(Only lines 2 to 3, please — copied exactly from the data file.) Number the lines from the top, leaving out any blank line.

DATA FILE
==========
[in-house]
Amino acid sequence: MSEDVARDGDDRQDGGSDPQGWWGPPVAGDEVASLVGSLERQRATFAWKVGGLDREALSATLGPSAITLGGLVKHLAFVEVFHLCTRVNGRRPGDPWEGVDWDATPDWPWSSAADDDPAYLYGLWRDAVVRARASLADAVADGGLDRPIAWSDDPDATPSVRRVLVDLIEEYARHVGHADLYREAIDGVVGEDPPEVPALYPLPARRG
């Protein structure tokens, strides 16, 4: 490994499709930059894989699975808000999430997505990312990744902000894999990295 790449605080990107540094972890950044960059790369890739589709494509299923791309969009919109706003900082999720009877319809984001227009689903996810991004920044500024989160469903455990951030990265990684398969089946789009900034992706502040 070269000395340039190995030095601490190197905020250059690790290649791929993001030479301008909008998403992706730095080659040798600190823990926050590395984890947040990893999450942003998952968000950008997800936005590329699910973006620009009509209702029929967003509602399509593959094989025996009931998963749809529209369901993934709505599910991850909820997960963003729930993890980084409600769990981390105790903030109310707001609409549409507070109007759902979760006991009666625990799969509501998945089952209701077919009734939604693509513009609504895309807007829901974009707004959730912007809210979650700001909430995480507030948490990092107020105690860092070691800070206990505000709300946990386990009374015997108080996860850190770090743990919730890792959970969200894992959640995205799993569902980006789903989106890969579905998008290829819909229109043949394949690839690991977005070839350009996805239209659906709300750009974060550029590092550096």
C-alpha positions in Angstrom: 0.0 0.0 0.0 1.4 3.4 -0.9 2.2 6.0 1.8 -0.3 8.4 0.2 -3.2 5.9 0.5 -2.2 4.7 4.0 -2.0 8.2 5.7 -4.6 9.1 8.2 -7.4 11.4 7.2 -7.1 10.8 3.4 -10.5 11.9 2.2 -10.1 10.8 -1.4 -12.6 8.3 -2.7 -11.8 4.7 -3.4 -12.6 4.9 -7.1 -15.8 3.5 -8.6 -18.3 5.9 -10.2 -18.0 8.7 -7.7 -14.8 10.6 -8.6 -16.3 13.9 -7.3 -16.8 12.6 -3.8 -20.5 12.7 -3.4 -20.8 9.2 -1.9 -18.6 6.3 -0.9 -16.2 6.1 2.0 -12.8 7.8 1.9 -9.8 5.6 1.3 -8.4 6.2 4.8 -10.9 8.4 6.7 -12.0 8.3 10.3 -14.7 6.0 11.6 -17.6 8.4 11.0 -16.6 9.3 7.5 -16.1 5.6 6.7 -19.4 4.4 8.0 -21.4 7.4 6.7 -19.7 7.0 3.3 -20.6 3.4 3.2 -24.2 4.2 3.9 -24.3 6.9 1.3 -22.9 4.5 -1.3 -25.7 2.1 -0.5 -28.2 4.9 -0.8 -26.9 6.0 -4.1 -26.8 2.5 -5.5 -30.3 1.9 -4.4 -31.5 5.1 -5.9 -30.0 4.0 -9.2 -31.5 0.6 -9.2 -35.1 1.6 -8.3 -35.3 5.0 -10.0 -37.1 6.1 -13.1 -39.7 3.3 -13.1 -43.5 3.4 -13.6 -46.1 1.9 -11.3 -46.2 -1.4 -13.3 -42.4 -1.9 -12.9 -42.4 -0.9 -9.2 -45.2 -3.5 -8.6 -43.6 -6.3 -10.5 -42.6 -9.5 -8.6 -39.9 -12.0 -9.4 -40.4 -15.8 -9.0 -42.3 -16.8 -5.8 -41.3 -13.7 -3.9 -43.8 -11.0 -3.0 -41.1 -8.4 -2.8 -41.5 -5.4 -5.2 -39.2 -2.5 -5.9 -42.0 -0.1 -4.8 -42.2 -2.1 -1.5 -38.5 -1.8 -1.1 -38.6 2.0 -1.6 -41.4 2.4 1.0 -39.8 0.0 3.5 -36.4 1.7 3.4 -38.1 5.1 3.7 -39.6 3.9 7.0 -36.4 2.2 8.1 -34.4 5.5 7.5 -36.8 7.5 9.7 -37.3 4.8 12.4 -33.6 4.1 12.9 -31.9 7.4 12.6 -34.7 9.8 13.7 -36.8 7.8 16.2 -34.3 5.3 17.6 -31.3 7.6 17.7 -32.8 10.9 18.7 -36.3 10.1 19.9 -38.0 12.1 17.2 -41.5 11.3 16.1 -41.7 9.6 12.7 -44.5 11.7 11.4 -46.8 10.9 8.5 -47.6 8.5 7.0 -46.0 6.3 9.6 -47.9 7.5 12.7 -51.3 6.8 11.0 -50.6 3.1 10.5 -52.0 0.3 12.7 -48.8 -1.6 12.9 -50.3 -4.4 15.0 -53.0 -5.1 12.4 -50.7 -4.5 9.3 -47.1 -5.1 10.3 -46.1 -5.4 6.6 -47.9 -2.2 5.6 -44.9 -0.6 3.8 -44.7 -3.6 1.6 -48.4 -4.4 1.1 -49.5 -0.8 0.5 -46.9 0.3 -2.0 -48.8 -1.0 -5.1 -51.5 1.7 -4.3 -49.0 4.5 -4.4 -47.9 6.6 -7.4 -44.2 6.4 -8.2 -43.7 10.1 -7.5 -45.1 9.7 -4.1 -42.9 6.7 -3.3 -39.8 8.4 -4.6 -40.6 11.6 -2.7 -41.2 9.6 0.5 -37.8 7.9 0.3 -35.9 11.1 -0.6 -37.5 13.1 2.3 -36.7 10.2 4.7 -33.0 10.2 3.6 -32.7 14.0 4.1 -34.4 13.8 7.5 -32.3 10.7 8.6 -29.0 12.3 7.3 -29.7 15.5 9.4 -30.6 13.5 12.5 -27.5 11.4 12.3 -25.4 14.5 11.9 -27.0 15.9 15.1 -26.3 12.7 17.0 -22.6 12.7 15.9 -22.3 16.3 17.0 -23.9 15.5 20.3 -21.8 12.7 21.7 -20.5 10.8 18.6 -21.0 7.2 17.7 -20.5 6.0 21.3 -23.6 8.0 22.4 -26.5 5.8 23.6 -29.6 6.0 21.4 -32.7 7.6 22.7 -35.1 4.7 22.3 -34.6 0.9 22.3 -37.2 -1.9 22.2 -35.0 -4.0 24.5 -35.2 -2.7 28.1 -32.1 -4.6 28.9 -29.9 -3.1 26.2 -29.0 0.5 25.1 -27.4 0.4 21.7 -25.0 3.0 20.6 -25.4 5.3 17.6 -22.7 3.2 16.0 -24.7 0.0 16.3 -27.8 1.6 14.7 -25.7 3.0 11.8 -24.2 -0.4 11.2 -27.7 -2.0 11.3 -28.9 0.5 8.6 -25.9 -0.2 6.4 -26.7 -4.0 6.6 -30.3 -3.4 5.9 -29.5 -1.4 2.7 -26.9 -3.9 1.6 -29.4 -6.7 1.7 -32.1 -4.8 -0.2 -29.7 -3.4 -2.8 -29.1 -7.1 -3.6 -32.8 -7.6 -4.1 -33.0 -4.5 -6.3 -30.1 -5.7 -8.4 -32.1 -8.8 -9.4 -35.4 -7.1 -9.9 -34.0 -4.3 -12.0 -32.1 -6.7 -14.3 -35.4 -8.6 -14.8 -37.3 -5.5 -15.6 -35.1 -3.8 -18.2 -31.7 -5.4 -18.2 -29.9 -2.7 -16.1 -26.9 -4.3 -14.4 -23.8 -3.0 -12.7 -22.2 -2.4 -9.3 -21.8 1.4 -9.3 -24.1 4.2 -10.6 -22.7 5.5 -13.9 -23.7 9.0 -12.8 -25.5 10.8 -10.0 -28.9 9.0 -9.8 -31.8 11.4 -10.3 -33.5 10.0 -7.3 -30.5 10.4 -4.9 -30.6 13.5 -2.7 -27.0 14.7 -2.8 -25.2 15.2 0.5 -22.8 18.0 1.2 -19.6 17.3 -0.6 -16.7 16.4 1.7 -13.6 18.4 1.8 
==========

Amino acid sequence: MSEDVARDGDDRQDGGSDPQGWWGPPVAGDEVASLVGSLERQRATFAWKVGGLDREALSATLGPSAITLGGLVKHLAFVEVFHLCTRVNGRRPGDPWEGVDWDATPDWPWSSAADDDPAYLYGLWRDAVVRARASLADAVADGGLDRPIAWSDDPDATPSVRRVLVDLIEEYARHVGHADLYREAIDGVVGEDPPEVPALYPLPARRG
């Protein structure tokens, strides 16, 4: 490994499709930059894989699975808000999430997505990312990744902000894999990295 790449605080990107540094972890950044960059790369890739589709494509299923791309969009919109706003900082999720009877319809984001227009689903996810991004920044500024989160469903455990951030990265990684398969089946789009900034992706502040 070269000395340039190995030095601490190197905020250059690790290649791929993001030479301008909008998403992706730095080659040798600190823990926050590395984890947040990893999450942003998952968000950008997800936005590329699910973006620009009509209702029929967003509602399509593959094989025996009931998963749809529209369901993934709505599910991850909820997960963003729930993890980084409600769990981390105790903030109310707001609409549409507070109007759902979760006991009666625990799969509501998945089952209701077919009734939604693509513009609504895309807007829901974009707004959730912007809210979650700001909430995480507030948490990092107020105690860092070691800070206990505000709300946990386990009374015997108080996860850190770090743990919730890792959970969200894992959640995205799993569902980006789903989106890969579905998008290829819909229109043949394949690839690991977005070839350009996805239209659906709300750009974060550029590092550096």